The poet first reminds his readers of their privileged place in salvation history by relating the New Testament parable of the Wedding Feast. This narrative, which would have been familiar to the poem's audience, represents the Jews' denial of Christ's Incarnation, God's consequent rejection of the Jews, and the transmission of the divine promise from the Jews to the Gentiles. (8) Having established his readers' location within the confines of the covenant of grace, the poet then guides them along a journey of Old Testament vengeance and destruction through the biblical episodes of the Flood, Sodom and Gomorrah, the destruction of Jerusalem, and the fall of Babylon. The Wedding Feast parable that introduces the poem provides readers with a lens through which to view this string of events. Taken together, these biblical exempla demonstrate the method by which God ultimately elevates and separates Christians from others. This biblical winnowing process culminates in God's rejection of the Jews and the final passing of his covenant to the Christians, as symbolized by the Wedding Feast parable.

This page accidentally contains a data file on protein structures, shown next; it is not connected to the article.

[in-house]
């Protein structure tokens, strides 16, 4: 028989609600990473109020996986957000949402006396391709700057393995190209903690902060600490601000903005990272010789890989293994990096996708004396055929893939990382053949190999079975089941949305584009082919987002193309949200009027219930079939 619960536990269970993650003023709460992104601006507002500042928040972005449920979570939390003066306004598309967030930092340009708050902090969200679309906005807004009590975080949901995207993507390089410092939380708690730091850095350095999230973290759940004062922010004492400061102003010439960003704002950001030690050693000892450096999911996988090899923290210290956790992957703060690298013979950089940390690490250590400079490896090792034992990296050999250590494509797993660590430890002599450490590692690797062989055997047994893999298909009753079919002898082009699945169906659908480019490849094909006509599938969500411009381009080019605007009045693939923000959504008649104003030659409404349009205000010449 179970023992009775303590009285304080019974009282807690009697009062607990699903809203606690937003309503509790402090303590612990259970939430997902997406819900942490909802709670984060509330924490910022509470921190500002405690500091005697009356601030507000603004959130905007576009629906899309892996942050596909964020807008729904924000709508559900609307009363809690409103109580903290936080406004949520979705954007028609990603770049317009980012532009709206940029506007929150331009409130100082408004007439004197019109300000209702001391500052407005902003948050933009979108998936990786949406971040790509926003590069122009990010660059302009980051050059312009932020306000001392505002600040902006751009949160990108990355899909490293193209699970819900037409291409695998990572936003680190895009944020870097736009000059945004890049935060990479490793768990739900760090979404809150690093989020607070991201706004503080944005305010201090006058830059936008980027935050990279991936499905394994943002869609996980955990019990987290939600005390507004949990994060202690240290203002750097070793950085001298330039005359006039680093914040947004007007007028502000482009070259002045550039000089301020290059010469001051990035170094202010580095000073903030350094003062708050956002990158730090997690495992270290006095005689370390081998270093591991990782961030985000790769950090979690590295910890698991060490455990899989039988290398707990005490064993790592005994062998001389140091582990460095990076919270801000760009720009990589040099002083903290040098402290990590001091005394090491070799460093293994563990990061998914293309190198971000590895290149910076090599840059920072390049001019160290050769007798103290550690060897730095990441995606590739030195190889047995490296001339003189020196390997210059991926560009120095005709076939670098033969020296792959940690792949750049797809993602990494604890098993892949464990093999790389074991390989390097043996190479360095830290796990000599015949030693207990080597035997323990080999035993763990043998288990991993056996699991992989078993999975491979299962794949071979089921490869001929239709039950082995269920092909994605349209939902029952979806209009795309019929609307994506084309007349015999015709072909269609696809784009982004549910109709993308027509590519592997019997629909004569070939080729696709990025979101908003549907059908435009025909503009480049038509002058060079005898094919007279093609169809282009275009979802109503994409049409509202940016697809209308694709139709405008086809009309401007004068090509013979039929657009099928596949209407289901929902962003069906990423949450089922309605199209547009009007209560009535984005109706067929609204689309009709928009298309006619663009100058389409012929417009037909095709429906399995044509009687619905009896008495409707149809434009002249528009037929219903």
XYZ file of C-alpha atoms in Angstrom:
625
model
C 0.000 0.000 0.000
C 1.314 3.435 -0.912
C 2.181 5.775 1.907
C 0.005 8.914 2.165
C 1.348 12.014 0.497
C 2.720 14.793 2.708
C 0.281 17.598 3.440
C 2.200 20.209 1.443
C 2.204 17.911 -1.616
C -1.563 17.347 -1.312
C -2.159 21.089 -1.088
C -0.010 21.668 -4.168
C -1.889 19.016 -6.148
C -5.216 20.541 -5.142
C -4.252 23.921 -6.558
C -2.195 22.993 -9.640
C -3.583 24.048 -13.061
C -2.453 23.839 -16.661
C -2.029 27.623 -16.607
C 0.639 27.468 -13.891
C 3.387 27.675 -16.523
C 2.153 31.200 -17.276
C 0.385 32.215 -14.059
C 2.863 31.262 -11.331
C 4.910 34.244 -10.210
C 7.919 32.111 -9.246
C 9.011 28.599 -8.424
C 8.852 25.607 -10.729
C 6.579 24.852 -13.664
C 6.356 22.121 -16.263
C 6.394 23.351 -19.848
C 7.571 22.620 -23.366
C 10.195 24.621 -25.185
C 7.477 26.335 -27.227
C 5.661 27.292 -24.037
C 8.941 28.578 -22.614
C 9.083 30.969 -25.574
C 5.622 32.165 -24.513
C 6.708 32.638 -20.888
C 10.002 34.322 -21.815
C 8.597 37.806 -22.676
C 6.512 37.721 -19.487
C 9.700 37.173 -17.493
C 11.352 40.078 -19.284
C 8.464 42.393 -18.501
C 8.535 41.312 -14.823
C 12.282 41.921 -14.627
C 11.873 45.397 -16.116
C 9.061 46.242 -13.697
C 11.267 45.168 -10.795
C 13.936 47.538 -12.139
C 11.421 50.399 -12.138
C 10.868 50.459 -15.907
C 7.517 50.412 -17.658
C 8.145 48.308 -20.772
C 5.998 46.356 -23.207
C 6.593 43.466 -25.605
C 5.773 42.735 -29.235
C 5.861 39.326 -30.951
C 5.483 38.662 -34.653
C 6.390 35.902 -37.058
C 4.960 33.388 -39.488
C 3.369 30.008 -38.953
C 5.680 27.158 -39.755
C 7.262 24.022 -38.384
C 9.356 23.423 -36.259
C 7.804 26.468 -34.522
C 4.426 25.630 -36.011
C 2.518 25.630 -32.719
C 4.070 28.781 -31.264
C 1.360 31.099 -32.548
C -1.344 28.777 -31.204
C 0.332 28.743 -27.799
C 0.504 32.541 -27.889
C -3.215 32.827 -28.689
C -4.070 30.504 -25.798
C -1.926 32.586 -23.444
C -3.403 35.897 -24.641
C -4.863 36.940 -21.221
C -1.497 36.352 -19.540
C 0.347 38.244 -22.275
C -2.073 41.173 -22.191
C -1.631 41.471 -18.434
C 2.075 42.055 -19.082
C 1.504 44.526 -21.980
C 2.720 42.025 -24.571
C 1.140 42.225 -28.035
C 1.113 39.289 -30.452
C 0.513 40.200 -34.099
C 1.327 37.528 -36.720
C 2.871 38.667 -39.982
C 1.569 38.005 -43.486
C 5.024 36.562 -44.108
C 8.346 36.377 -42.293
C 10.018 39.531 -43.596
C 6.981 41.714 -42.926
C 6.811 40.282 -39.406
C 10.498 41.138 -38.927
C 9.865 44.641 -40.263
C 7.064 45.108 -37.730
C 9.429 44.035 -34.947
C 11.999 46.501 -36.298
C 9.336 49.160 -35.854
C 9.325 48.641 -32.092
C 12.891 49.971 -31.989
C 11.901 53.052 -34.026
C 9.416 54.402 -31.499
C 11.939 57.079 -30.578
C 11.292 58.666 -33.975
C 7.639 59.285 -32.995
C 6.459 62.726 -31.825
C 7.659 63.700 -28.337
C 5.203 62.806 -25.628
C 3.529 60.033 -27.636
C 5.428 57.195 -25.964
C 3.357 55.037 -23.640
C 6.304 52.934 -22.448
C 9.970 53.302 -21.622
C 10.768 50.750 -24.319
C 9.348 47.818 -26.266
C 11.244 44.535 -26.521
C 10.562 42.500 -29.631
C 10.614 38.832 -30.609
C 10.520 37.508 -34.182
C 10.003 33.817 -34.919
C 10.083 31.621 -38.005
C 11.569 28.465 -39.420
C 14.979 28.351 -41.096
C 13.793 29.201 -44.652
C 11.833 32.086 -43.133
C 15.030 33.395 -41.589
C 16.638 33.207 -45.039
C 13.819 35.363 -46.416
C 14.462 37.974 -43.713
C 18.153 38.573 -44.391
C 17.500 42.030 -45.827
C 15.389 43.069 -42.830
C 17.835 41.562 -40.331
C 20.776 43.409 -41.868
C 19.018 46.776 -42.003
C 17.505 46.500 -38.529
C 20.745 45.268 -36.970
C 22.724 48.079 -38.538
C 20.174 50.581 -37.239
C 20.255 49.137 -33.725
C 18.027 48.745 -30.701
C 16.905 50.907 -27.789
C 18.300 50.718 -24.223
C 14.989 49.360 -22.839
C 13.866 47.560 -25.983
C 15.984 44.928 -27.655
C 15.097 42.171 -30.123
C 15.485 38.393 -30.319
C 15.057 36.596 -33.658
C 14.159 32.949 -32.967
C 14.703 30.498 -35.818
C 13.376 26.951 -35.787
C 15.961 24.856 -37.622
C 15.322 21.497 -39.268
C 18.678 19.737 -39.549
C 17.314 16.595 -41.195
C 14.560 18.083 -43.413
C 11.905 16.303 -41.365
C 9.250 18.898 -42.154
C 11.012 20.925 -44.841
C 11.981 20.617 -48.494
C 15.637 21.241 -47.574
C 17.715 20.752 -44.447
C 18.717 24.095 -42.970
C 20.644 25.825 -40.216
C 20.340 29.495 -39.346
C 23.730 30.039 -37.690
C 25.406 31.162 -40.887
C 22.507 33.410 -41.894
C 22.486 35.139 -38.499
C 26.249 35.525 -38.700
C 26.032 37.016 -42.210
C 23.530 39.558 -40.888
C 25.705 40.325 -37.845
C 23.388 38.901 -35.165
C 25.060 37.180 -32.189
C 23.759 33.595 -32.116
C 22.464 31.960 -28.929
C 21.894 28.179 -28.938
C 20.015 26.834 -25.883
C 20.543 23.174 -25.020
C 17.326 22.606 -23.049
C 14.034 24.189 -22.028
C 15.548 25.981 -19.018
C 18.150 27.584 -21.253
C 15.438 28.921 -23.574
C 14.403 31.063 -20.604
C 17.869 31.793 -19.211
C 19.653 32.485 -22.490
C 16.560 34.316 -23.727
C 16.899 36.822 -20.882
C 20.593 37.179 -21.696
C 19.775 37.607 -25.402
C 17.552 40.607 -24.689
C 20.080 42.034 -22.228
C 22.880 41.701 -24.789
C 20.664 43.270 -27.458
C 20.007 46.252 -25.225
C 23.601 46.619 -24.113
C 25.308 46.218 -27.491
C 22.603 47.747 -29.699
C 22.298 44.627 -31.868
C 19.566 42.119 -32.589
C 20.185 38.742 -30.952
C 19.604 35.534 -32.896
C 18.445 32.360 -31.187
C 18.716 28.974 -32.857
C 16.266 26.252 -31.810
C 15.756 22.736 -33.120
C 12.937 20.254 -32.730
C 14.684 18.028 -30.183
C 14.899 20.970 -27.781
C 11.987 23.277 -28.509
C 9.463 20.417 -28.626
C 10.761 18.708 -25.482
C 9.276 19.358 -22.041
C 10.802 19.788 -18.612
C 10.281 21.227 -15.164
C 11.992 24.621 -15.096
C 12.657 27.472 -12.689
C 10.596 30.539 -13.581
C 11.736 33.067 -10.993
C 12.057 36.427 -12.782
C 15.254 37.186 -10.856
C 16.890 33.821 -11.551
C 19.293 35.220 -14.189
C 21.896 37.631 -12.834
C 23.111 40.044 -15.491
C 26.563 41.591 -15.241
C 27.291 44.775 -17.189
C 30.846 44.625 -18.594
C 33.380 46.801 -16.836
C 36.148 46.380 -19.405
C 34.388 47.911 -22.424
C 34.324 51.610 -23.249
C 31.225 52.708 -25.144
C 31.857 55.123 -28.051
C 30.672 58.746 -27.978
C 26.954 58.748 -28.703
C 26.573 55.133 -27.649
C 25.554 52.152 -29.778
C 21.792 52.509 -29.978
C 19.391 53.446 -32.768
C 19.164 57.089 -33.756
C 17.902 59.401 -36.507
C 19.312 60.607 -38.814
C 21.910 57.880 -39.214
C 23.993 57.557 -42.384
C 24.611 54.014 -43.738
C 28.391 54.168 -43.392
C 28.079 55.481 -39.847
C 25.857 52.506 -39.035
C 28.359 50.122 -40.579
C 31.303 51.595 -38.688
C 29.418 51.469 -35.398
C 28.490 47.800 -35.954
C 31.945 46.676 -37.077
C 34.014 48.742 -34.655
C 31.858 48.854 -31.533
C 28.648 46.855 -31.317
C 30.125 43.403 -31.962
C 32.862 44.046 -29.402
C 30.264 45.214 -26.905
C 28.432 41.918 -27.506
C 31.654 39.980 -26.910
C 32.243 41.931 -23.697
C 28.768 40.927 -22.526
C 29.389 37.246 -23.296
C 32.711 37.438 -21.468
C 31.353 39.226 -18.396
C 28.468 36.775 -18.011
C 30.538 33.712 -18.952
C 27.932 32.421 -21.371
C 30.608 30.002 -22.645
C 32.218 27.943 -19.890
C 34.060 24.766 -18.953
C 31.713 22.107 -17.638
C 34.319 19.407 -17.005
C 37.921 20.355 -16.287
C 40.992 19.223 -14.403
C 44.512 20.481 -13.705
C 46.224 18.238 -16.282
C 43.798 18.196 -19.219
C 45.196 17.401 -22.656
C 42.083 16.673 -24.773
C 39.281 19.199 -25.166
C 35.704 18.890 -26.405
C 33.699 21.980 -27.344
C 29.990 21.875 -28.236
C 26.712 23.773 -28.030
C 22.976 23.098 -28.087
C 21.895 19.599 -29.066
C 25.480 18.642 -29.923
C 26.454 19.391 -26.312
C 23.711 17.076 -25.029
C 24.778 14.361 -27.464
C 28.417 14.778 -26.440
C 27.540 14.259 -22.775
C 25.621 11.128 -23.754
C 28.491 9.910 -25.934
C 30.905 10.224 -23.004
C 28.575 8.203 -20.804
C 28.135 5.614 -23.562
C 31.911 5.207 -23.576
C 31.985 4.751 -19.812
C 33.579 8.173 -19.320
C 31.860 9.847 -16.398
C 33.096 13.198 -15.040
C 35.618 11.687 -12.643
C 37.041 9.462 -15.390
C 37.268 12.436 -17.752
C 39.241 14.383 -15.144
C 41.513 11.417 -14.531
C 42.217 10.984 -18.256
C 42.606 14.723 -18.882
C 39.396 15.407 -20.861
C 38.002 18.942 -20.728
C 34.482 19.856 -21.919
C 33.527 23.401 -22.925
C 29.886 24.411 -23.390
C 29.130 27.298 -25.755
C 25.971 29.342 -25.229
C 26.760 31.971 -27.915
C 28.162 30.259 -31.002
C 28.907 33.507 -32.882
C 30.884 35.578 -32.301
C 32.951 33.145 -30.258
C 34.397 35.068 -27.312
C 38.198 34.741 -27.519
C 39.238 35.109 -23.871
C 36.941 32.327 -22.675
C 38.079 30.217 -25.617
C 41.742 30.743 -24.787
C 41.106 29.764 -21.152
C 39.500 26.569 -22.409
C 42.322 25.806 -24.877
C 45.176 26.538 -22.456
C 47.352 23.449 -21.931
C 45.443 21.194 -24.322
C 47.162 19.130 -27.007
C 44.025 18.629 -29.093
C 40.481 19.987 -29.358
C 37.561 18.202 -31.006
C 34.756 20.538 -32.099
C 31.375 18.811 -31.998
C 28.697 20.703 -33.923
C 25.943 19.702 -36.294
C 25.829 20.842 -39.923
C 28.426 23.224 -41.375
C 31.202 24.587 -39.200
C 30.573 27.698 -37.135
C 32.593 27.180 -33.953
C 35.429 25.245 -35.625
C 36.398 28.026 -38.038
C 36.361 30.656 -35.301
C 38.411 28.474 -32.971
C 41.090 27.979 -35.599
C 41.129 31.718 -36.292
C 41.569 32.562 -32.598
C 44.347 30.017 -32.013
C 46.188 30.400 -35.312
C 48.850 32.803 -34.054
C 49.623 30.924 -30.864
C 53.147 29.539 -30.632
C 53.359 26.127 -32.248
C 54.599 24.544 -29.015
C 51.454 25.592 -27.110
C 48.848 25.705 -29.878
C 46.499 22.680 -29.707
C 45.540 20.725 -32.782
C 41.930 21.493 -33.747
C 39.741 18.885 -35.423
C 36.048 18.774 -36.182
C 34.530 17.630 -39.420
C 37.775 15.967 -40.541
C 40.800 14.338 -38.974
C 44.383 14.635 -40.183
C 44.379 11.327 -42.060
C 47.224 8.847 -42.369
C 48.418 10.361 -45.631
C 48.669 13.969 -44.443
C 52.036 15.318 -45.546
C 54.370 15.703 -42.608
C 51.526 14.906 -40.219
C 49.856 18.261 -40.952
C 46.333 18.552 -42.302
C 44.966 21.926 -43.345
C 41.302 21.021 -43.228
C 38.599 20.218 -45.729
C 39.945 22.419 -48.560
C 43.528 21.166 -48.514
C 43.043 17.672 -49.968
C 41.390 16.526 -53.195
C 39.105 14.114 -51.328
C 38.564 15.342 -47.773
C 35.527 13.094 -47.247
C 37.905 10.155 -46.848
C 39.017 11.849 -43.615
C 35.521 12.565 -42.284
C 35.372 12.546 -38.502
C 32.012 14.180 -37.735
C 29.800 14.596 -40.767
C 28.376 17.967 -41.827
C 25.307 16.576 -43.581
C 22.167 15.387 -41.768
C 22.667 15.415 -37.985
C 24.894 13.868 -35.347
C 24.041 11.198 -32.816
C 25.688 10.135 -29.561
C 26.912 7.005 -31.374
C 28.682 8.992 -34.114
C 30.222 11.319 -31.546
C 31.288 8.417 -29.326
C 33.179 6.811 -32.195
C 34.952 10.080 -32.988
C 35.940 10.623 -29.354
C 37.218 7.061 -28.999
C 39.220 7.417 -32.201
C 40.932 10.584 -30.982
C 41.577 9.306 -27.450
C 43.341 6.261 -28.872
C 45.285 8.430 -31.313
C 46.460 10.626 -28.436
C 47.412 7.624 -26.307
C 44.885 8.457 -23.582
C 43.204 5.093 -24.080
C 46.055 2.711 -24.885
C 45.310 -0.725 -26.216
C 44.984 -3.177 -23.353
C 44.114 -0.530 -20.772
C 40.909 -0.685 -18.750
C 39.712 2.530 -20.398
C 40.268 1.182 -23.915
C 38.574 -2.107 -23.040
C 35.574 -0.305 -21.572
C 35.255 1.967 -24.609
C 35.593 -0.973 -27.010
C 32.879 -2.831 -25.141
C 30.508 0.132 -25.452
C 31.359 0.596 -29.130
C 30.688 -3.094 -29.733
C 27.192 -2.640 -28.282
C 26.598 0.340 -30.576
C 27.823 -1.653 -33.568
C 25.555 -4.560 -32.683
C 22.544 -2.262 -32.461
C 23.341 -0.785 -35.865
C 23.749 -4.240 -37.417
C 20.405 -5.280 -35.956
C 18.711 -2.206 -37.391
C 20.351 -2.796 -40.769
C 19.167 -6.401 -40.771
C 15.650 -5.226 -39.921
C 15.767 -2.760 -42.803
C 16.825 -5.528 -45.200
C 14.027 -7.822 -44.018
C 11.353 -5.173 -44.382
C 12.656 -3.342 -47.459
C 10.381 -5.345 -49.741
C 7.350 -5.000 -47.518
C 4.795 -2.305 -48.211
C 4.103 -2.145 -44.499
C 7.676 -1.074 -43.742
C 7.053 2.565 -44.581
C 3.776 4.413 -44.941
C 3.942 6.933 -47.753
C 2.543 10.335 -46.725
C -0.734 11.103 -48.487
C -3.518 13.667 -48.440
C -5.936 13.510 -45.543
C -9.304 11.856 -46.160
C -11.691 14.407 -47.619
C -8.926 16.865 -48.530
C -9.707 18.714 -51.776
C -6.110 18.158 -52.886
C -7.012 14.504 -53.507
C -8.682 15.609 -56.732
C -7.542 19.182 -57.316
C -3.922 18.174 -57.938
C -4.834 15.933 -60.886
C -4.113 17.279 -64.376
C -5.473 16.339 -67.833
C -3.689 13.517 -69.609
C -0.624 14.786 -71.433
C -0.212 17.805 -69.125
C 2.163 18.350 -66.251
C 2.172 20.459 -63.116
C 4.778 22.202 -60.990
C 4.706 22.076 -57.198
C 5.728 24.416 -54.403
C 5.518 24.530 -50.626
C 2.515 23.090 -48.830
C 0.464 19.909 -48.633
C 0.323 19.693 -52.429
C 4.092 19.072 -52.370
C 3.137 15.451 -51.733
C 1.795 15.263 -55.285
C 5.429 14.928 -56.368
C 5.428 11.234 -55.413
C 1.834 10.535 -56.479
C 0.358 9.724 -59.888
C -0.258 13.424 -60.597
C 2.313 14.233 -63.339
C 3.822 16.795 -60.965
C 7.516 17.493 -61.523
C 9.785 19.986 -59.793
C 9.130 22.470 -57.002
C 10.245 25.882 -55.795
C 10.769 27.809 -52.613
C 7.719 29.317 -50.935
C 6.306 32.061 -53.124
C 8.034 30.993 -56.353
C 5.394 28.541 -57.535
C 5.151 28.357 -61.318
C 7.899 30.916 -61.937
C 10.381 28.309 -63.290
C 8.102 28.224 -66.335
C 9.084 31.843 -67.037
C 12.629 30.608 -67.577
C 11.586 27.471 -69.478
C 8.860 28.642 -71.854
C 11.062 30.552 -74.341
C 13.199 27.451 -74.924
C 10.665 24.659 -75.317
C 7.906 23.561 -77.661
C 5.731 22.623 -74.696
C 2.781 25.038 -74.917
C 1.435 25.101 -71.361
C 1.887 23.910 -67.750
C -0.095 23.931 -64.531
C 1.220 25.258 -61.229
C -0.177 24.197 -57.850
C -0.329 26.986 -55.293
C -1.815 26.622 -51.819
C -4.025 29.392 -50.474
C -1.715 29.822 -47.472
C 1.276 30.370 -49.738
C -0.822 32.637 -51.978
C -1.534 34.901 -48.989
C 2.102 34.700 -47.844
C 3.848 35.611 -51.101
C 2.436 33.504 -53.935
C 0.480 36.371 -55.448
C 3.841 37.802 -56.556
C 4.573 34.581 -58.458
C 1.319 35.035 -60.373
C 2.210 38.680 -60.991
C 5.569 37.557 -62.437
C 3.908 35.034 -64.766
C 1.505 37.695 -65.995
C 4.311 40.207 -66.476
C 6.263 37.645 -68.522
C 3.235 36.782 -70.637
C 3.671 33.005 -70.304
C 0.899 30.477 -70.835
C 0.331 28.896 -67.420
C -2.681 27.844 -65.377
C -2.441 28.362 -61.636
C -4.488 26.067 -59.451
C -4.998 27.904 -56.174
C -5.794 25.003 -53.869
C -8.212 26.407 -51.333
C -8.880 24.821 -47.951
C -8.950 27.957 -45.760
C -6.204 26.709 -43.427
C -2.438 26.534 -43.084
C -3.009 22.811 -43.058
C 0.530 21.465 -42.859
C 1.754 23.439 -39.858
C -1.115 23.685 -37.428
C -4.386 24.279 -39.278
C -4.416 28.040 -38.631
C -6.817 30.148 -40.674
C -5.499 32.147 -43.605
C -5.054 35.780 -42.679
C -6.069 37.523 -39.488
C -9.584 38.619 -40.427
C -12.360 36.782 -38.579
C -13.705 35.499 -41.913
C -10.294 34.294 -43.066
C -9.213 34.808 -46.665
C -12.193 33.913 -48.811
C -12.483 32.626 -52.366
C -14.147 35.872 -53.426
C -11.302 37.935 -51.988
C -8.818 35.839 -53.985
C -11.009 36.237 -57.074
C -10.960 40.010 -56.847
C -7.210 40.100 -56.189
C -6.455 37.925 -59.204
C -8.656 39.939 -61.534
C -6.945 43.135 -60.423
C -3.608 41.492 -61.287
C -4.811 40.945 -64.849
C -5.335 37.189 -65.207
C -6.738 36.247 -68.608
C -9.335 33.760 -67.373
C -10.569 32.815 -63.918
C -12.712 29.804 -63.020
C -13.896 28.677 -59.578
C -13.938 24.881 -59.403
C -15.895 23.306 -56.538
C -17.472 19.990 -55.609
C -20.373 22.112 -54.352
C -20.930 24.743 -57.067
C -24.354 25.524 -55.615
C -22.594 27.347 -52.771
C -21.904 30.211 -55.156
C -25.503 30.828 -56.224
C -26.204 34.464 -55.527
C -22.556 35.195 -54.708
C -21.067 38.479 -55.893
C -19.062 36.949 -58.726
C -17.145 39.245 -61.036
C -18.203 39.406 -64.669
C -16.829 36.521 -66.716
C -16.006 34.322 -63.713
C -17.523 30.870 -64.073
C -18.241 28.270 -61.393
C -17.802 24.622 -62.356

In filtering the Old Testament history through a New Testament lens, Cleanness not only situates its audience temporally, spiritually, and morally in the age of grace but also emphasizes the supersessionist viewpoint implicit in its figural reading of Hebrew scripture. The biblical episodes reinforce a dichotomy of sin and righteousness by representing the transgressive targets of God's wrath as Jews and the virtuous recipients of divine grace as Christians. Those who fail to keep "trawpe" with God and to obey his covenants have negative attributes conventionally seen as "Jewish," such as blindness, carnality, and disrespect for God, while positive figures, including Jewish patriarchs, display "Christian" attributes of faith, courtliness, and gratitude towards God. Moreover, the poem fosters the ideal of post-expulsion English communal purity by demonstrating, through the Old Testament exempla, that it is necessary to purge contaminating elements of sin and disbelief from the community of the righteous. By its repeated reminders of "Jewish" disobedience and apostasy and by its focus on individual and societal purity, Cleanness reflects and also reinforces anti-Judaism.